Jitters and excitement set in as Esperanza Buentello waits in a room backstage to make her grand entrance at her rescheduled quinceañera.

“I feel like I’m having déjà vu,” her mother, Melissa Buentello, says over the microphone before she proudly introduces her daughter escorted by her two brothers, Kaiser and Nicholas George.

Esperanza emerges, floating effortlessly across the dance floor of the Victoria Community Center to applause from family and friends.

After Esperanza’s quinceañera was cut short in June because of a power outage, her family’s neighbor, Clara Ramos, stepped in to help organize another reception so Esperanza could have a proper quinceañera.

She rallied together members of the community, including a nail technician, hairdresser and makeup artist, to donate their time and help reduce costs so the Buentello family could finish the initial event.

Esperanza spent the morning getting pampered at Bazar Cuts with Azeria Flores, who did Esperanza’s nails, and Sylvia De La Garza, who curled her hair, while her family members spent the morning decorating tables at the Victoria Community Center.

“It’s moments like these that make me love my job,” Sylvia De La Garza said to Esperanza as she spun her around in her chair to show her the finished hairstyle, iridescent crown and all.

Melissa Buentello said she and her husband spent about two years planning and saving for the original quinceañera, which cost them thousands of dollars. A big reason why she wanted to make her daughter’s birthday so special, aside from Esperanza being her only daughter, is she never had a birthday to herself growing up. Melissa is one of nine siblings and shares her June birthday with two other siblings.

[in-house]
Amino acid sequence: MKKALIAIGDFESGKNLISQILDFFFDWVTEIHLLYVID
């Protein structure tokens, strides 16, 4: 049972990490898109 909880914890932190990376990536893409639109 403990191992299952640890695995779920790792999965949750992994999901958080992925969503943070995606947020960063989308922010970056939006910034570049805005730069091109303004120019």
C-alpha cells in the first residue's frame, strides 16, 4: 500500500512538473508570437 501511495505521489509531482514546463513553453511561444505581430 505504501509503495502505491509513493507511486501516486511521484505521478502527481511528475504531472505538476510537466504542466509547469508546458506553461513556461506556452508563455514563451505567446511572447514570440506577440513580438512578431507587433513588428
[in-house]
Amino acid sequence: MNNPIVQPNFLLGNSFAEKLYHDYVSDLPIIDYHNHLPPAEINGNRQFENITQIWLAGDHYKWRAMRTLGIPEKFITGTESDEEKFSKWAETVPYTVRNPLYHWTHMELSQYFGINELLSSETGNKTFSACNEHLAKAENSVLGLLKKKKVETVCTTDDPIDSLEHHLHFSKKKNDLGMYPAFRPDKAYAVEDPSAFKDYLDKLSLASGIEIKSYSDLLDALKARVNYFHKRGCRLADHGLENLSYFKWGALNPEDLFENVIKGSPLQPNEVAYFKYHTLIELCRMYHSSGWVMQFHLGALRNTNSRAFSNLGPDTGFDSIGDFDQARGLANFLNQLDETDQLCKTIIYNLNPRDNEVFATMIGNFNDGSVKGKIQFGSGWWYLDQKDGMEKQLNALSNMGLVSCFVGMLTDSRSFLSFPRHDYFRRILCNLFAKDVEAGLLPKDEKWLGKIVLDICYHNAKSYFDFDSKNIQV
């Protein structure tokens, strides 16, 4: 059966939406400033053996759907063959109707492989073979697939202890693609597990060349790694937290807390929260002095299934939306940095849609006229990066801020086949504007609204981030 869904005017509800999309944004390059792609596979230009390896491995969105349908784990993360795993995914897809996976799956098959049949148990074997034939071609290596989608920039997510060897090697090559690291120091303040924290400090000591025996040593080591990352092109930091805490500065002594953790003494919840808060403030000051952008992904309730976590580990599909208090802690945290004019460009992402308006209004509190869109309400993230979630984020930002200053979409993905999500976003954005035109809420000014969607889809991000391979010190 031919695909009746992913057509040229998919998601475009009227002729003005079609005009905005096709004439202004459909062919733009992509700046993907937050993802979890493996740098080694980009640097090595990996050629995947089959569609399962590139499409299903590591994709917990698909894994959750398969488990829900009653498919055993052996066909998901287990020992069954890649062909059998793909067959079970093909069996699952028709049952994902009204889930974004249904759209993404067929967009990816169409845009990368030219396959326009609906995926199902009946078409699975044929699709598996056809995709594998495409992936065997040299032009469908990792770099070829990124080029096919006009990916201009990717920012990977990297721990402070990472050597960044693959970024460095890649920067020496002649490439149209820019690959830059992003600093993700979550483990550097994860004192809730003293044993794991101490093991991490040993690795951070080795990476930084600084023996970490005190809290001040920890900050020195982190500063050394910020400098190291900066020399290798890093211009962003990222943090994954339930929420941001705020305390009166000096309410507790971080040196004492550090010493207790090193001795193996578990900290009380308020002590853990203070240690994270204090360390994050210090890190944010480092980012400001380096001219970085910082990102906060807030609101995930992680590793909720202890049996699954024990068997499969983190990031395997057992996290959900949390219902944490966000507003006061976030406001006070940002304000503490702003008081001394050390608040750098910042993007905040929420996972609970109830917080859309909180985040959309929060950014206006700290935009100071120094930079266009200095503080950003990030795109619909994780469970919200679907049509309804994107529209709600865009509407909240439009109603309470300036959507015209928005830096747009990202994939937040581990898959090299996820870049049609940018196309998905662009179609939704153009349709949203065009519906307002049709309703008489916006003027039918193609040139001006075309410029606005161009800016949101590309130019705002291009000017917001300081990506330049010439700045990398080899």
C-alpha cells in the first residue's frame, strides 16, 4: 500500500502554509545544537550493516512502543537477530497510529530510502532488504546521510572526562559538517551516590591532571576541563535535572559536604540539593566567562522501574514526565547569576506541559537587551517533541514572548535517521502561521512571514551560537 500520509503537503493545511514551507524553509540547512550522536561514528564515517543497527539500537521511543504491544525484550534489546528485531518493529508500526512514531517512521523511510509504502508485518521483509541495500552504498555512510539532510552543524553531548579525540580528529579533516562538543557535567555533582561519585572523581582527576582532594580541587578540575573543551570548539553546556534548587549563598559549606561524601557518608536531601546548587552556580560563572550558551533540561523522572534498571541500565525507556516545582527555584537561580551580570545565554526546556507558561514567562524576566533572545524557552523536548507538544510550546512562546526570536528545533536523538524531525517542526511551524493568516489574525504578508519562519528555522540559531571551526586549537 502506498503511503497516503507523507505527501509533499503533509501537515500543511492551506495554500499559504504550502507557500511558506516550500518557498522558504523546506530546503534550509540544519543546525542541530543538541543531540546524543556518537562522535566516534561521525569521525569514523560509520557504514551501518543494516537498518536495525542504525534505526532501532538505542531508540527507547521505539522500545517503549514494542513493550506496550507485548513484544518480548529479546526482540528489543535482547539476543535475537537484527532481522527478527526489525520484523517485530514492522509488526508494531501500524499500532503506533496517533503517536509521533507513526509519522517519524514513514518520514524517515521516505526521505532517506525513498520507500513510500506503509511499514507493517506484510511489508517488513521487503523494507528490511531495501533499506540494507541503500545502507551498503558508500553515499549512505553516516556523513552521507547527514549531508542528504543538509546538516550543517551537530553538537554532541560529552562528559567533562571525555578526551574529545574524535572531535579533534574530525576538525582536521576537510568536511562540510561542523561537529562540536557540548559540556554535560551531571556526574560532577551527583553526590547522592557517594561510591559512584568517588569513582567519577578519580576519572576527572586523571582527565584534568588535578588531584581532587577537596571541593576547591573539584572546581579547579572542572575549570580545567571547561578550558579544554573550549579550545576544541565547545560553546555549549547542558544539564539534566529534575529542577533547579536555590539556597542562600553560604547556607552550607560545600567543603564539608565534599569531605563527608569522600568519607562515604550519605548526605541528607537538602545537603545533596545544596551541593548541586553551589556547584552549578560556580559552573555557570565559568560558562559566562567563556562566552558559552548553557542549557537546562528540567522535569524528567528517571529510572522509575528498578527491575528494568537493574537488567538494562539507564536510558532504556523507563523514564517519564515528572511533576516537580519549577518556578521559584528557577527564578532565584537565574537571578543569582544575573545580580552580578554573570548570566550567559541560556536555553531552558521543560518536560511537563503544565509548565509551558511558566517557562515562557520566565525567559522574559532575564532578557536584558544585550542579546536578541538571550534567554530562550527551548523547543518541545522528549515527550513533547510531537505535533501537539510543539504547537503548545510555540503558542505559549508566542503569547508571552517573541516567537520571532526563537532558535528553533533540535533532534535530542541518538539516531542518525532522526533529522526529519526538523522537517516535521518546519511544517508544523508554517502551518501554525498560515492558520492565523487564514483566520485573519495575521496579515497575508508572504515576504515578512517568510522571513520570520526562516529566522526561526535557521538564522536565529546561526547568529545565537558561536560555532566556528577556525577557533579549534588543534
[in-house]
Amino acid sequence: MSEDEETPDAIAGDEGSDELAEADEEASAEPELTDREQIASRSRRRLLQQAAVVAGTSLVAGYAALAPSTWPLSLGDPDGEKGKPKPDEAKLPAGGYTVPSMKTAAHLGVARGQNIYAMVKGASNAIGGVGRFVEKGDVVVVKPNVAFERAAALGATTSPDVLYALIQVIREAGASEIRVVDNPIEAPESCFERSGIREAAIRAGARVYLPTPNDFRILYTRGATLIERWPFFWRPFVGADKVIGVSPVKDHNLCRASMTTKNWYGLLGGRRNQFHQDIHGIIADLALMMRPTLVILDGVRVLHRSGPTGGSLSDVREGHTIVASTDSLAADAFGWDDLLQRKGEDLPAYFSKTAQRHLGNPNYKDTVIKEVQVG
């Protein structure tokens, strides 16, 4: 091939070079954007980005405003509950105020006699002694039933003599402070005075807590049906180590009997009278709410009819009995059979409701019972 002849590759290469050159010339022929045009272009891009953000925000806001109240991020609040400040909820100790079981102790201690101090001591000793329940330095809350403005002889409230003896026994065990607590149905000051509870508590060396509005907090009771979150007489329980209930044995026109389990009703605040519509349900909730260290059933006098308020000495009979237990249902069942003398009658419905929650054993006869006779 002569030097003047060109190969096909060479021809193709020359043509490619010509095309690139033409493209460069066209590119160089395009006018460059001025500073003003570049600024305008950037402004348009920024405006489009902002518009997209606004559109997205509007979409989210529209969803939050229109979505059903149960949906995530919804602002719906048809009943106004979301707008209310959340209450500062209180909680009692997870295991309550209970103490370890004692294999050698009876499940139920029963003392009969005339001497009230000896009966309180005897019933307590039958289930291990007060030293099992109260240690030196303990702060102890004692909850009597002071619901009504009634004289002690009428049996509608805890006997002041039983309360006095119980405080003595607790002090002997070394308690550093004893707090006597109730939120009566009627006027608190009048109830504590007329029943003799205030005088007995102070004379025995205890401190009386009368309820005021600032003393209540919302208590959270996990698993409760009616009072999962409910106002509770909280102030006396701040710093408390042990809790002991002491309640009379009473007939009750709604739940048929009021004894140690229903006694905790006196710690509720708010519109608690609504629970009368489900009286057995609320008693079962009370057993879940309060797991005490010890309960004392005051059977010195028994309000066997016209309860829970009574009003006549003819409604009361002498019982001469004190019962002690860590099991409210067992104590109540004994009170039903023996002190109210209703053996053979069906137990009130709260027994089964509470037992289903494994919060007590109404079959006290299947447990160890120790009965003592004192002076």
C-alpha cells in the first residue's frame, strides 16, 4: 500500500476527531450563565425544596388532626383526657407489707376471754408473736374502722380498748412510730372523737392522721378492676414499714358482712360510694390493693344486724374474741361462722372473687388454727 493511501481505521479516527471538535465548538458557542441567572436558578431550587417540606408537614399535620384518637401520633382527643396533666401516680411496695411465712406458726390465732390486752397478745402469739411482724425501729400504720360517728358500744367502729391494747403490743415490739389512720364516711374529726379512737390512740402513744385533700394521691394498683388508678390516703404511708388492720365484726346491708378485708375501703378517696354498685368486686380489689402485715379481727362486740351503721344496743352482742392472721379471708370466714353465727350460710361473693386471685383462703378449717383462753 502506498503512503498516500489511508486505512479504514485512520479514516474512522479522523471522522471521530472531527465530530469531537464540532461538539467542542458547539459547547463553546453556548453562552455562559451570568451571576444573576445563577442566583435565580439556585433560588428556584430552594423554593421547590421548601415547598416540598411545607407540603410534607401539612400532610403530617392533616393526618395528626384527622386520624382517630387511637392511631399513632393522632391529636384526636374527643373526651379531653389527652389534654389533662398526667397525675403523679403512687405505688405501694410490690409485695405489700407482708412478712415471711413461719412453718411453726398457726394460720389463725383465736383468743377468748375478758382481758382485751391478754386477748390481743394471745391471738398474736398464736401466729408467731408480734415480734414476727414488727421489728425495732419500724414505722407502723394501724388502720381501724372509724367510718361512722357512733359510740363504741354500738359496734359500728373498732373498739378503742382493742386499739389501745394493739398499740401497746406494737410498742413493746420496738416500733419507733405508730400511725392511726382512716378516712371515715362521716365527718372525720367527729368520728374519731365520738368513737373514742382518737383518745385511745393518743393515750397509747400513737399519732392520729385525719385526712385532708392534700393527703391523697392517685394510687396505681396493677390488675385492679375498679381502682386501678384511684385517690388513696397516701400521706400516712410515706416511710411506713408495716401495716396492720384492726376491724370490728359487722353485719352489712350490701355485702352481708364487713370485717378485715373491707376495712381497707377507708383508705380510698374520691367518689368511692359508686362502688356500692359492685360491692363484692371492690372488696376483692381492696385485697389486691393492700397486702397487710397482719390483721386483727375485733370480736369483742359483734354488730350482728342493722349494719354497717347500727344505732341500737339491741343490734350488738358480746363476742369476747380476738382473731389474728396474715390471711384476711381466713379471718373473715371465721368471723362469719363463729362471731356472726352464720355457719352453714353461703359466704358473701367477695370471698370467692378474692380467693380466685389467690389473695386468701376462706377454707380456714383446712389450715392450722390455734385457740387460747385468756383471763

“I still remember the birthday song with all of our names!” Melissa exclaimed, laughing.

A quinceañera is an important coming-of-age celebration that signifies a young girl’s readiness to enter womanhood. It also represents devotion to faith and is an important milestone in the Hispanic culture, according to Esperanza. When the power went out on her first celebration, they had just finished dinner and the reception had not really begun. By about 9 p.m., the group was told they needed to leave because it was unsafe for that many people to be there without the power. The cake melted in the heat, and the night didn’t end like they expected.

The Buentello family has been amazed by the community’s support to help them reschedule a second event, which picked up where the last one left off. Esperanza said she is grateful to everyone who donated their time to give her a second chance to celebrate the important occasion.

“I am just dazzled,” Esperanza says about receiving help from members of the community for her quinceañera redo. “I’m very amazed and grateful.”

Emree Weaver is the Chief Photographer at the Victoria Advocate. She can be reached at 361-580-6584 or eweaver@vicad.com.

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